What Will Happen After Anna Wintour Leaves Vogue?
Will fashion and Condé Nast collapse in her absence? I'm skeptical.
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A common misconception about Anna Wintour is that she is Vogue’s longest serving editor-in-chief. That distinction actually goes to Edna Woolman Chase, who retired as editor-in-chief in 1952, after holding the job for 38 years (through both World Wars). This summer, at age 72, Anna will reach her thirty-fourth anniversary as editor-in-chief, having assumed the position in 1988. There has been no indication that she plans to leave her job imminently. Yet many in the industry seem to agree that she has stayed too long.
Part of the reason her resiliency seems to rankle people is because of what has happened to the publishing industry over the course of those 34 years. At Vogue parent company Condé Nast, it went from being a glorious business where power was plentiful (at the very top, anyway), and budgets perhaps even more so. There weren’t mega digital platforms like Google and Meta to siphon ad dollars and attention away from lucrative print titles like Vogue. There wasn’t a great way for consumers to keep up with fashion without Vogue or competing magazines, either.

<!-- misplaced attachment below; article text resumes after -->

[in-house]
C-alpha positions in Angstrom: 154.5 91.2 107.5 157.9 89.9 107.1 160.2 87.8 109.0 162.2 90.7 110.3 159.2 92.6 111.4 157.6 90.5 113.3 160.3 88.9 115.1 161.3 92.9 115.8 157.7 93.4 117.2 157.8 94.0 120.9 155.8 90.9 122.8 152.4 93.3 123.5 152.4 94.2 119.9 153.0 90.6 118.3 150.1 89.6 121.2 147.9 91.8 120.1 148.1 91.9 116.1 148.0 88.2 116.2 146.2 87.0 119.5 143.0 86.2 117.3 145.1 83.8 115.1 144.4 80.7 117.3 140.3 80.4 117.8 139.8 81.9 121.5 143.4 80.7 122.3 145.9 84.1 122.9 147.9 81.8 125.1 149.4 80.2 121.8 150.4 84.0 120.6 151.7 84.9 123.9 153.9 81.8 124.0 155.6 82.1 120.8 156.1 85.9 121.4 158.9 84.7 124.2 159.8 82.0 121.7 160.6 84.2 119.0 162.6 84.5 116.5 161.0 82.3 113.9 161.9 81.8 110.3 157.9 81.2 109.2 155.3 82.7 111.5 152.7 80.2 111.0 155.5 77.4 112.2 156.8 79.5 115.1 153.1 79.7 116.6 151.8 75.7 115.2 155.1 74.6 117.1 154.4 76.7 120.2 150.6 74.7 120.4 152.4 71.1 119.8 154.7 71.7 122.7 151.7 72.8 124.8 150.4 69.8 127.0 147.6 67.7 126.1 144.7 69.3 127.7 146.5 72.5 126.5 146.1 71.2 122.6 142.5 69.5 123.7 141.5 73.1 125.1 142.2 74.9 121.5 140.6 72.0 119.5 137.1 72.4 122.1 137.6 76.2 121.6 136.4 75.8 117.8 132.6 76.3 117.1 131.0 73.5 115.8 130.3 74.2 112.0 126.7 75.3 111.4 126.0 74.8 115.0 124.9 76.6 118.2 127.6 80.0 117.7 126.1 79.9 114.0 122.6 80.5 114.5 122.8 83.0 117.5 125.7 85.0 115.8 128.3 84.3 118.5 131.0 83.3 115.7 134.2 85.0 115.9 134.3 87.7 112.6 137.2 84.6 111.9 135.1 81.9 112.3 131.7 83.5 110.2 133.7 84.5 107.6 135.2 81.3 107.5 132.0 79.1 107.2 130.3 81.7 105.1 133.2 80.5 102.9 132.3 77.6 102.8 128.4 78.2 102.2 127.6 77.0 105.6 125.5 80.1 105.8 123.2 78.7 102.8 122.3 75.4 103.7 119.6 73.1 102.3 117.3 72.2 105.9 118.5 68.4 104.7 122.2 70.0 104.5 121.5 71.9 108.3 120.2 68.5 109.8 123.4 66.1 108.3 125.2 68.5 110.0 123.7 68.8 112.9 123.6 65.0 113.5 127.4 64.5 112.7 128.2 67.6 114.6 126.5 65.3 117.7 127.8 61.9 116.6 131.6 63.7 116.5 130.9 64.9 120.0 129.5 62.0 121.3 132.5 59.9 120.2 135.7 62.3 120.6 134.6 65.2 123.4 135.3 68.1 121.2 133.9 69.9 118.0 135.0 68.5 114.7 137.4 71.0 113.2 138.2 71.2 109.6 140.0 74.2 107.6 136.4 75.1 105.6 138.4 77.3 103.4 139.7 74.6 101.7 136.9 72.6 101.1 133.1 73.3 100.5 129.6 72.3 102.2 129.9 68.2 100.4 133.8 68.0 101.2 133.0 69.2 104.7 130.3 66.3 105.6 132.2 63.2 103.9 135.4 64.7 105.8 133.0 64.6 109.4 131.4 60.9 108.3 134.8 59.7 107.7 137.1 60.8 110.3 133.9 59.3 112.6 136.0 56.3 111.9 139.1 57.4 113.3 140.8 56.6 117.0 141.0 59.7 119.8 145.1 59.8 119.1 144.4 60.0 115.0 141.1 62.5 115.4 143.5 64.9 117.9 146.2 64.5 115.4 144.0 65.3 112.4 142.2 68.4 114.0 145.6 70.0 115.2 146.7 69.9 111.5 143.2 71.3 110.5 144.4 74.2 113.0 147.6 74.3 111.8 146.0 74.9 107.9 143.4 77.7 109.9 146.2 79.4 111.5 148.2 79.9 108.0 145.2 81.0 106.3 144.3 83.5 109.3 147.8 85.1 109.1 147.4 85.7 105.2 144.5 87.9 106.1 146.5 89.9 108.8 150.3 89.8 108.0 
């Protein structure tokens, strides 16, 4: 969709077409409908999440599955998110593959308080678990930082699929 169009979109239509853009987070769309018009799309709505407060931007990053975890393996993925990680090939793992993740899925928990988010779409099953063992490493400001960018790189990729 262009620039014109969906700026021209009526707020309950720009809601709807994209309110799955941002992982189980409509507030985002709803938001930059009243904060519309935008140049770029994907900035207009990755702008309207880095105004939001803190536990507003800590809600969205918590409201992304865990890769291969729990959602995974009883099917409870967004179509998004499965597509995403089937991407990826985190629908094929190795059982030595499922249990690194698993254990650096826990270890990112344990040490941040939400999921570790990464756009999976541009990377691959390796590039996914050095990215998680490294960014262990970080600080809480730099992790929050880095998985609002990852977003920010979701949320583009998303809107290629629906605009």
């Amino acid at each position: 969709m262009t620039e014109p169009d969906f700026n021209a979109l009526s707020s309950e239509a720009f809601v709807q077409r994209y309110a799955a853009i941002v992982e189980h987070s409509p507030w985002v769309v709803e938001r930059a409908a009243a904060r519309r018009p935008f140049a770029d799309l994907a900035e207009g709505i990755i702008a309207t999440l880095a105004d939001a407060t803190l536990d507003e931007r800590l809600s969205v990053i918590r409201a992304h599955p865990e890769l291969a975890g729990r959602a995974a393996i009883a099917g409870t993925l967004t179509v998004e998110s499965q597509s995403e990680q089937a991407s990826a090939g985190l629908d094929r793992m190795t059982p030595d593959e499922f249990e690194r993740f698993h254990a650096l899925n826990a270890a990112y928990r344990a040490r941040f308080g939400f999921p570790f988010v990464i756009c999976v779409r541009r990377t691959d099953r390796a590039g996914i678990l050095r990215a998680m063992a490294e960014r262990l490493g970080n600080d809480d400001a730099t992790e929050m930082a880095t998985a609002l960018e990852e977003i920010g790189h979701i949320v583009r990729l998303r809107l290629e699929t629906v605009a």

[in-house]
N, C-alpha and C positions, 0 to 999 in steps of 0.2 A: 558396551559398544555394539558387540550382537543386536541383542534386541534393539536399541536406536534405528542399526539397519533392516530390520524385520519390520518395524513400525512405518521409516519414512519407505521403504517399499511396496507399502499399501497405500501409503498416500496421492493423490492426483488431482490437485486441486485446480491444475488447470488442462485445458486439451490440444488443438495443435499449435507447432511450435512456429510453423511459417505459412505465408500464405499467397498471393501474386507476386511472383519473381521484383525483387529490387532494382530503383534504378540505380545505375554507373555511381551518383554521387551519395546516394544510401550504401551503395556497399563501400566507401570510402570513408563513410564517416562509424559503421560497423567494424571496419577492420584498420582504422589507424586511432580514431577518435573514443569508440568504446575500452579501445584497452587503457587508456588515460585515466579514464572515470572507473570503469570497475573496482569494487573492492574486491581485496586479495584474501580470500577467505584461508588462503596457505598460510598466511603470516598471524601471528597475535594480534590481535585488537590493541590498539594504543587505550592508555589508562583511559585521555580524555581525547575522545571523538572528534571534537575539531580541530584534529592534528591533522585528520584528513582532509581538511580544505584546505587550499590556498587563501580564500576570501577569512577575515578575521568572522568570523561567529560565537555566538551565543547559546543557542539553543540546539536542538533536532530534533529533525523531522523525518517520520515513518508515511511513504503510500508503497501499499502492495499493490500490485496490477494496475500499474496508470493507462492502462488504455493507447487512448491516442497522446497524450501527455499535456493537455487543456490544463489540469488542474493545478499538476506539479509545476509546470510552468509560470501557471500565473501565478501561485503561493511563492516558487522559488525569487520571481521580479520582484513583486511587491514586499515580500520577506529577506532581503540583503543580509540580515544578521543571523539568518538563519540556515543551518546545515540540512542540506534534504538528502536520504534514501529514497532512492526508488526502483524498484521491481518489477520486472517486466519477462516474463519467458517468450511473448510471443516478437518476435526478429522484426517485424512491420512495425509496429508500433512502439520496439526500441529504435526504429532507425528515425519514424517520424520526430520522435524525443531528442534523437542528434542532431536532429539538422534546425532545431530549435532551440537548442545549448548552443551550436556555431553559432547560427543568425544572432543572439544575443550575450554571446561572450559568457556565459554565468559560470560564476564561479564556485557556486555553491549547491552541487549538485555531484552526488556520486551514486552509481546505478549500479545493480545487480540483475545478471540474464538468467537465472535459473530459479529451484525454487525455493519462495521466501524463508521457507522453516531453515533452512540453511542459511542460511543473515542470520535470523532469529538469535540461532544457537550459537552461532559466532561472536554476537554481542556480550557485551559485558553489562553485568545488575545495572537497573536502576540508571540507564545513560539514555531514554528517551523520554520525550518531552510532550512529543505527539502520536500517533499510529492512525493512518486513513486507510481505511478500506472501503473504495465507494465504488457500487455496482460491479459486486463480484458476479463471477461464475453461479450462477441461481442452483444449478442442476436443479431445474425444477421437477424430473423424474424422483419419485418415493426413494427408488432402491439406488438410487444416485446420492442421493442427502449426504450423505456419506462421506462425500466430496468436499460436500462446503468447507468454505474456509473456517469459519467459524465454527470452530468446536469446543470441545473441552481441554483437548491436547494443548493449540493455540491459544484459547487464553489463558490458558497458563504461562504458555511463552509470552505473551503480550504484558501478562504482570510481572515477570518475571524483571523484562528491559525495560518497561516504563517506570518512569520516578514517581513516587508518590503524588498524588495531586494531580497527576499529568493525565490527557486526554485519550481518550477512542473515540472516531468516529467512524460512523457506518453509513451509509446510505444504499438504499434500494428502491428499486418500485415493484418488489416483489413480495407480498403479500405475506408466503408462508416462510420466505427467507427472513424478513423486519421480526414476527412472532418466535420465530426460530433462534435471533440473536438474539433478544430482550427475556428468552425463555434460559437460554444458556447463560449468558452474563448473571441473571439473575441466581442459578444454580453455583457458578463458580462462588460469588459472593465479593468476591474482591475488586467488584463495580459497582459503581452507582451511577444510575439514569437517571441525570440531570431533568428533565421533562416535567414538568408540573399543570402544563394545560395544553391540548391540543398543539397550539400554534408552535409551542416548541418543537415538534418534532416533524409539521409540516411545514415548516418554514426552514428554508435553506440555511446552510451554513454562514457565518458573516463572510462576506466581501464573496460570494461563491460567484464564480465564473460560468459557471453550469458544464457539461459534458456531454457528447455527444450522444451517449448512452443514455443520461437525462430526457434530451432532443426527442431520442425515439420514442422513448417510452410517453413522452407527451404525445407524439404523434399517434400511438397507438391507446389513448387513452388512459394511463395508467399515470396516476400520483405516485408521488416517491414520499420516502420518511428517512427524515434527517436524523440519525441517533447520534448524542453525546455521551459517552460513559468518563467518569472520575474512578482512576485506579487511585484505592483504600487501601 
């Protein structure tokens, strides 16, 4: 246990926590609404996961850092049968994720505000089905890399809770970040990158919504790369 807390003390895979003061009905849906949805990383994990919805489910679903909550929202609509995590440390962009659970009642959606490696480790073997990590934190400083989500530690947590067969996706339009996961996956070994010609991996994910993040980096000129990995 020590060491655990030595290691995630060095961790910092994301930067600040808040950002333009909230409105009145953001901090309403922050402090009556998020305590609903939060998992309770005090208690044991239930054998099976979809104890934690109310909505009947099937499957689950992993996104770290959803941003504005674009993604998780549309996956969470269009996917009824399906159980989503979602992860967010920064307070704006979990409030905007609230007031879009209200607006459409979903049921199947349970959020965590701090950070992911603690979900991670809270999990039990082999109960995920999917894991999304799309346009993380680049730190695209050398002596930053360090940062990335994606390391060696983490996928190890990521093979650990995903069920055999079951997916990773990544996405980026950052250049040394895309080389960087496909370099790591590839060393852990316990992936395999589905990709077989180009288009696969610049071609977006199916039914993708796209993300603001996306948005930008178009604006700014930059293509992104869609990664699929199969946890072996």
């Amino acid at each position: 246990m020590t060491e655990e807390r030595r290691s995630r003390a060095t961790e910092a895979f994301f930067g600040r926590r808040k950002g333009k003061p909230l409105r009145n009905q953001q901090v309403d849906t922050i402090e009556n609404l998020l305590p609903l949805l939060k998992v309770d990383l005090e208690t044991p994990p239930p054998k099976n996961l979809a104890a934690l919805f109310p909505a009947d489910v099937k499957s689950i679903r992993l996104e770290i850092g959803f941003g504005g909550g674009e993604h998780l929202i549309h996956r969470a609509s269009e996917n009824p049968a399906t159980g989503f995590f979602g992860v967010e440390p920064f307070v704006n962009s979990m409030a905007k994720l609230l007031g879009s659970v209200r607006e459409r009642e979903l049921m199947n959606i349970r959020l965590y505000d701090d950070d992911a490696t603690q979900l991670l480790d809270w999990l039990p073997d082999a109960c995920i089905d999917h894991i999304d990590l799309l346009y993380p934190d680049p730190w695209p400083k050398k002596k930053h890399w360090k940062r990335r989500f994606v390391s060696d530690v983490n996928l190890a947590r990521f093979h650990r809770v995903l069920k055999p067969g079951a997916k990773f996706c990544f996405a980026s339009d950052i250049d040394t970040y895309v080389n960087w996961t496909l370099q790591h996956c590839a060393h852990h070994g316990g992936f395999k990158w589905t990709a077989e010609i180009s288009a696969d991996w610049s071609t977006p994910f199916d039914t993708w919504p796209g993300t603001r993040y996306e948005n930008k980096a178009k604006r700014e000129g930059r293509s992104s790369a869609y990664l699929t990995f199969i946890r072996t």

Now, of course, that’s all changed. With Vogue diminishing in both utility and perhaps also monetary value, what will be left for Anna’s successor? As I illustrate in my book ANNA: The Biography, her power has grown over the course of her tenure at Vogue, despite legacy publishing’s decline. She influences not only the fashion industry, but also the arts, entertainment, and politics, to name a few others. This influence is the result of savvy networking and corporate politicking conducted over the course of many years. It’s hard to imagine that Anna’s successor will step into the role with these advantages, which she has seemingly methodically accrued over the course of nearly half her life. Therefore, it’s easy to view the next editor-in-chief of Vogue as inheriting not exactly a throne, as Anna did in 1988, but something more like an ottoman with rickety legs. I suspect this is one reason many people find it so bothersome that she has stayed so long — the worry that the next person might never get the chance to become what Anna has. But I’m not so sure that will bear out.
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